let that statistic stand. This spring break, but more importantly for the U.S.A., and community. junior faculty, and educate the current and future workforce.
she and eight TCU students helped a they change negative perceptions that • Foster scholarly inquiry on healthy aging and promote This collaborative effort will generate new knowledge for
Mexican conservation group, Cuerpos Mexicans may have about Americans.” interdisciplinary research among faculty, students and the complex issues facing older adults and their families, and
de Conservación, rebuild ovens in seven At the same time, the students gain community partners. create innovative interdisciplinary models of service delivery
houses in Hacienda de Arriba, equipping firsthand knowledge of the Mexican to the university and community at large.
The center is an outgrowth of work already being done in
them with chimneys to divert the smoke people, shattering stereotypes of their For more information, contact director Linda Curry at
Harris College. In addition to funded research in gerontology
outdoors. own. They see how close-knit families firstname.lastname@example.org.
and caregiving by faculty in the nursing school, researchers in
Helping Hands: Top, a view of Guanajuato; left social work students busy working;
14 · Harris College of Nursing & Maria Carranza taking a short break.
bottom left, Tracy Dietz and Health Sciences Continued on next page. The Harris College Magazine - Winter 2008 · 15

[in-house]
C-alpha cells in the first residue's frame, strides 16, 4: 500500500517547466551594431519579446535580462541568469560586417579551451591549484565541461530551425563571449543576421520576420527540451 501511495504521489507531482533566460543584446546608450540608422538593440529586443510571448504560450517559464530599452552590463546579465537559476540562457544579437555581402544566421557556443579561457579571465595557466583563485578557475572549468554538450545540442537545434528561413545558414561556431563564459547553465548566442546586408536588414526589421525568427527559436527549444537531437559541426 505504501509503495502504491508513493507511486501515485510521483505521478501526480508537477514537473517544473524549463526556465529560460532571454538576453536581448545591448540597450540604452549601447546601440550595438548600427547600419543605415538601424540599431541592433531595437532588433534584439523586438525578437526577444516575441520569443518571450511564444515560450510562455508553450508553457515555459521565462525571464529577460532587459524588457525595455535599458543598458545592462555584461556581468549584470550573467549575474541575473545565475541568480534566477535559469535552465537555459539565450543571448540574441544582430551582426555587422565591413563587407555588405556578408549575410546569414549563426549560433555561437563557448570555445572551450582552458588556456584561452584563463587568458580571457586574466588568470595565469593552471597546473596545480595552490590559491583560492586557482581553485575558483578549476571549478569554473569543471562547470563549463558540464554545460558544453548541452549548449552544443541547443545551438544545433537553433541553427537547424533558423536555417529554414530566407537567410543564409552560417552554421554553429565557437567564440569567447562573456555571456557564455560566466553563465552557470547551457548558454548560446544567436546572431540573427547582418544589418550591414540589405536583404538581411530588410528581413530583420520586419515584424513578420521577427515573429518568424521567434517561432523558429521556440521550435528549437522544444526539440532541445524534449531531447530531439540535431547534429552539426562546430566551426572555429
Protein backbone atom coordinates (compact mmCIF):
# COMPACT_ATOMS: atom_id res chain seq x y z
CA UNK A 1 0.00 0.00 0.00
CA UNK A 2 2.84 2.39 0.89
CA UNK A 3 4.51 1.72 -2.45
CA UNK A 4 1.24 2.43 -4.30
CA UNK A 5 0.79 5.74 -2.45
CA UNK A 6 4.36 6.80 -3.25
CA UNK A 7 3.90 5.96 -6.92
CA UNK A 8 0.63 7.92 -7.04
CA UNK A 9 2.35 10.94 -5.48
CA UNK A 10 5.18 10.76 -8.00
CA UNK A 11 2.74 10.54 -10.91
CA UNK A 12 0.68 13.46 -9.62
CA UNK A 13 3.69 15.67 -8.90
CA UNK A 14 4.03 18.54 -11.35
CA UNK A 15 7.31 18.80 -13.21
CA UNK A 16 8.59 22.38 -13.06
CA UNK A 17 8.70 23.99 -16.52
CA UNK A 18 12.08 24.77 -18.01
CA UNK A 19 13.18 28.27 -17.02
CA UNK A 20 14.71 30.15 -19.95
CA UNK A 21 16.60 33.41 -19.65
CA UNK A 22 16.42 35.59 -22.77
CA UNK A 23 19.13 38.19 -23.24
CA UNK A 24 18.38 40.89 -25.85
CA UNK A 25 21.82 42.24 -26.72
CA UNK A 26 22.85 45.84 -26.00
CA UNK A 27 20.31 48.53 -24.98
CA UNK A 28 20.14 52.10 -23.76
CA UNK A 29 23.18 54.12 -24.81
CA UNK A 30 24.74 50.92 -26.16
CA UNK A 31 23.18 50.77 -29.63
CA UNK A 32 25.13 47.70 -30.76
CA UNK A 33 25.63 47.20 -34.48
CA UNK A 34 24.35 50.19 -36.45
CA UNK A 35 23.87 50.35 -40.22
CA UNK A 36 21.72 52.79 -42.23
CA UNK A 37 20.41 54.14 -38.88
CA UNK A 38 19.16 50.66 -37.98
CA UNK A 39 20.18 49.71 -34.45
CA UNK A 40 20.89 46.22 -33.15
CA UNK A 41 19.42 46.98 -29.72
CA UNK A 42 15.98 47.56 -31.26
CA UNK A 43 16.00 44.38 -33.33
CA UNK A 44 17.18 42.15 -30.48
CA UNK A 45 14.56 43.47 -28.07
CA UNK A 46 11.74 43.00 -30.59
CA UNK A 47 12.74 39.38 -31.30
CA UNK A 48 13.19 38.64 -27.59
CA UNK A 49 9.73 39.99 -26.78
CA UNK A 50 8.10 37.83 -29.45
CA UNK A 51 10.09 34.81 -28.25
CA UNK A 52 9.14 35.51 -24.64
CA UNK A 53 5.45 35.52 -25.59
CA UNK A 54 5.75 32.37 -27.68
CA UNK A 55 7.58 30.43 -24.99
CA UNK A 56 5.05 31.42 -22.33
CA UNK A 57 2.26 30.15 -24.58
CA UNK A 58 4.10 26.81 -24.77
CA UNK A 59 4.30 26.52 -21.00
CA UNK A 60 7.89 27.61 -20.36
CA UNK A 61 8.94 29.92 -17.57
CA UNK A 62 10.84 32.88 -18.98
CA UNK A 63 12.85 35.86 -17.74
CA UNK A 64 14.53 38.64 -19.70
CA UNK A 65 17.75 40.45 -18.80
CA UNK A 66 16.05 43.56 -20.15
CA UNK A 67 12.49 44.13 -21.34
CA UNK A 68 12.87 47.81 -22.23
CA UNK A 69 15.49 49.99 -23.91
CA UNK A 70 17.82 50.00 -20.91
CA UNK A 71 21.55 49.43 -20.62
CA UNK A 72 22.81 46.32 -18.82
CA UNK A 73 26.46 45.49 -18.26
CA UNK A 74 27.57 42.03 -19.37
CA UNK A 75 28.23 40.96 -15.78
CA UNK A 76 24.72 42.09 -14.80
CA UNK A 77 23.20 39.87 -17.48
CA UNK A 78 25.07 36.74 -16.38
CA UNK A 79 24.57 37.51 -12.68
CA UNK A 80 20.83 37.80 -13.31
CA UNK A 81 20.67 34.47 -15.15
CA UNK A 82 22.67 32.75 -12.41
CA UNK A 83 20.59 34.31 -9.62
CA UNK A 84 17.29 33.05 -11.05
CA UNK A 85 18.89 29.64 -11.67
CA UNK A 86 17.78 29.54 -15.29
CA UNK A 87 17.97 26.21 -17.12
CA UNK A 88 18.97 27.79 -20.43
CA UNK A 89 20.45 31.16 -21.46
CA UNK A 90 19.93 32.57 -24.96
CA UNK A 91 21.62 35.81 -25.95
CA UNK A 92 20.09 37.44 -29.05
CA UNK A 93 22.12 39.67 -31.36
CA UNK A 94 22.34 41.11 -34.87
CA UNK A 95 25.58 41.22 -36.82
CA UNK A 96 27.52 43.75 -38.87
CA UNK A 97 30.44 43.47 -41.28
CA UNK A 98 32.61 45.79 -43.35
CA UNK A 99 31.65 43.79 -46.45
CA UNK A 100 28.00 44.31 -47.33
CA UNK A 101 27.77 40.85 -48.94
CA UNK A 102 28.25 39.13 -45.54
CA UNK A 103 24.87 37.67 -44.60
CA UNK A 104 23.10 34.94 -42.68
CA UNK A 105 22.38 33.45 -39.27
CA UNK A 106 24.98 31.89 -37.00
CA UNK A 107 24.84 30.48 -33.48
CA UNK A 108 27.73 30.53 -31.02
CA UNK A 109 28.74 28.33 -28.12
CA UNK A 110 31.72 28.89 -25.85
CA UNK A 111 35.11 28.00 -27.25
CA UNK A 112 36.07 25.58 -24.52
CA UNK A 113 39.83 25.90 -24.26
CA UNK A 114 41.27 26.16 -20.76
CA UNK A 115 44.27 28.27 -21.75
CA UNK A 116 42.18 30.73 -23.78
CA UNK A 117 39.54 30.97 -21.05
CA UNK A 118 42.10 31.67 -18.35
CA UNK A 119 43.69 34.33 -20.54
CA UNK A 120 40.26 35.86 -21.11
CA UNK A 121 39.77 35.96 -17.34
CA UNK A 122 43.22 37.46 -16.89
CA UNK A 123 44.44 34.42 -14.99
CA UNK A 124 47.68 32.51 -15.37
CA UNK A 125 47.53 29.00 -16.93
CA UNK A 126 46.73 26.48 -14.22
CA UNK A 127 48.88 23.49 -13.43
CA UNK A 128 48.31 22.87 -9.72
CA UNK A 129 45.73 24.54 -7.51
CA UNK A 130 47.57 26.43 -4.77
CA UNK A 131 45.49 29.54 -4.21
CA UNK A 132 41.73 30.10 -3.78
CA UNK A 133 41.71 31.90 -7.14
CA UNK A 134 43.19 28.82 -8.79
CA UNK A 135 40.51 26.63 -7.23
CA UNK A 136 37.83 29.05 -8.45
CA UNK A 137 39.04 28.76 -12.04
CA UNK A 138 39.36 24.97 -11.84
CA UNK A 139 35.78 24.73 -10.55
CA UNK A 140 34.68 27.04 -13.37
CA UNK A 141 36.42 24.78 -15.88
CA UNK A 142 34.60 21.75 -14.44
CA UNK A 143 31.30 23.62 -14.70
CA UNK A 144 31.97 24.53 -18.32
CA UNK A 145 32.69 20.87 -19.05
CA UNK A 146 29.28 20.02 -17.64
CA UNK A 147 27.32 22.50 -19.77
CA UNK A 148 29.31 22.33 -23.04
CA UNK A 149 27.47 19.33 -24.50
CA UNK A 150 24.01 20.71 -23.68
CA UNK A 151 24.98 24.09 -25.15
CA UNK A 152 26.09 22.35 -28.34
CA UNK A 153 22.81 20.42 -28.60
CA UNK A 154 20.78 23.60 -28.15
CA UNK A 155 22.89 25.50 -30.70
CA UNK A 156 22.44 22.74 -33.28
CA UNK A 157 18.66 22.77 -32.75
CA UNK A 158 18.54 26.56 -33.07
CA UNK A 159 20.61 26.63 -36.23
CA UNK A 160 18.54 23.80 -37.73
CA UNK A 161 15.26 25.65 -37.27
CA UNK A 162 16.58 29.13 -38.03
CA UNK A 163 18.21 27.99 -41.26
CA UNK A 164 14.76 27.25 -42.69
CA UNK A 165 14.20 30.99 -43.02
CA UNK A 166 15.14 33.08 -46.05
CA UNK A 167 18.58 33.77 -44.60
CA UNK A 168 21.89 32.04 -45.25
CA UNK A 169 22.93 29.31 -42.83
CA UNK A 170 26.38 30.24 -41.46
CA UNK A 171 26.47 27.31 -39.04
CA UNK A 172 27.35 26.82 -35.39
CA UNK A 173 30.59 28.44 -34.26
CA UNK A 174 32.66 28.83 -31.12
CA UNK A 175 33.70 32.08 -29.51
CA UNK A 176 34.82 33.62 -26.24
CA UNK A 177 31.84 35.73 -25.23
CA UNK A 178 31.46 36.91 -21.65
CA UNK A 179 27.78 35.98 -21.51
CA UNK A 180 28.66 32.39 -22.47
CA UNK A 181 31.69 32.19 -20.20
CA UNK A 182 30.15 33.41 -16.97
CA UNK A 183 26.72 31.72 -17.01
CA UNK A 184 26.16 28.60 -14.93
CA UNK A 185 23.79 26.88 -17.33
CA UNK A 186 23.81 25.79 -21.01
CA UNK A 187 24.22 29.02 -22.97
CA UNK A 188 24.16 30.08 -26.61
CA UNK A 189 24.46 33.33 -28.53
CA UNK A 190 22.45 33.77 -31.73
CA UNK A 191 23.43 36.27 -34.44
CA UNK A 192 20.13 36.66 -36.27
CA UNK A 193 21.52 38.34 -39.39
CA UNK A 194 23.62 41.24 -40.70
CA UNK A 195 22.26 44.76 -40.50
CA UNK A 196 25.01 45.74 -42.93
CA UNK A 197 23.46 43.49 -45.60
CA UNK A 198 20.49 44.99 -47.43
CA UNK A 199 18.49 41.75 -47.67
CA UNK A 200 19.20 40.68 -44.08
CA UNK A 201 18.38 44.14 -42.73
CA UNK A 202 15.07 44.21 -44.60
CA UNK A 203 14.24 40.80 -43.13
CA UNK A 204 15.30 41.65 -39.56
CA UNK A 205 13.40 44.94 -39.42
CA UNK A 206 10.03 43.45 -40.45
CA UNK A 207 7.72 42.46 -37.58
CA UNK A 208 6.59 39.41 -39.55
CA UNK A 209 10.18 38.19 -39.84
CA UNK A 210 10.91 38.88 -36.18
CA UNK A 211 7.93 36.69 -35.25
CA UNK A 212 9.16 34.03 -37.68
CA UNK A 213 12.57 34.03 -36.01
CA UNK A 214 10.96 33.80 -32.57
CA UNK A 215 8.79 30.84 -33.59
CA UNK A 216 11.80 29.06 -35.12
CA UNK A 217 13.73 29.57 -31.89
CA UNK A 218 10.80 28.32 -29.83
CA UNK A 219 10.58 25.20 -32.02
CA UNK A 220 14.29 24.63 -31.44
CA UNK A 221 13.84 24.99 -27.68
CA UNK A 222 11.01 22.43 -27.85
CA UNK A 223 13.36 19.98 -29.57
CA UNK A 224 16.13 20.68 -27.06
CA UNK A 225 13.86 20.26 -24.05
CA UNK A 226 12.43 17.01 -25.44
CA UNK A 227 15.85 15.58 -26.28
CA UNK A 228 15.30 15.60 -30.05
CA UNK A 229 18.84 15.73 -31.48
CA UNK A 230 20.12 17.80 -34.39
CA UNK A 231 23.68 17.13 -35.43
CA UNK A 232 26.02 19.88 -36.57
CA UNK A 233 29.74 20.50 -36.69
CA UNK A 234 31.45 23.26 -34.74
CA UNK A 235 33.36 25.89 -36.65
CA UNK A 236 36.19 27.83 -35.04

Kinesiology professor Probing differences
revolutionizes P.E. in DFW area in heart disease
“The statistics are what got us the grants,” Dr. Rhea said. Heart disease – not breast cancer –
Also, many FWISD schools are lacking funds and are part of Title is the top killer of women in the United States.
I, a program that aims to “improve the academic achievement
of the disadvantaged,” according to the U.S. Department of
Out of roughly 80,000 students in FWISD schools in 2007,
about 55,000 of those were eligible to receive free or reduced
meals due to socioeconomic disadvantages.
Generally, lower socioeconomic status, according to Dr.
I n fact, 50 percent of women die from
cardiovascular disease compared
with 4 percent who succumb to
breast cancer, according to the National
Institute for Health.
differently,” he said. “What we’re looking
for is a biological marker, something in
the blood that signals risk for developing
Cheek’s search has taken him to
Rhea, is a potential reason students are overweight, as many the endothelium, a single layer of cells
kids don’t have a place to be physically active outside of Surprised? that line the inside of the heart and
school. blood vessels. For years, researchers
There is good reason to be.
On the other hand, Dr. Rhea cites technology as a reason believed this organ had little impact on
Until recently, doctors and
many kids are uninterested in physical activity. “Kids have overall health. Now, they know that it
researchers were mostly in the dark
become so enamored with instant stimulation,” Dr. Rhea said. is active in metabolism and plays a key
about heart disease in women. Like the
Because of a constant need for stimulation that is present in role in signaling cardiovascular disease
rest of us, they have clung to the long-
ver the past six years, Dr. Debbie Rhea (pictured above today’s youth, Dr. Rhea had to look for and consider alternative, because of its crucial location between
held notion that it mainly afflicts men.
on the right), associate professor of kinesiology at unique means of getting kids active and staying healthy. the blood and vessel walls. Cheek’s work has been to develop a
Even research, historically, has been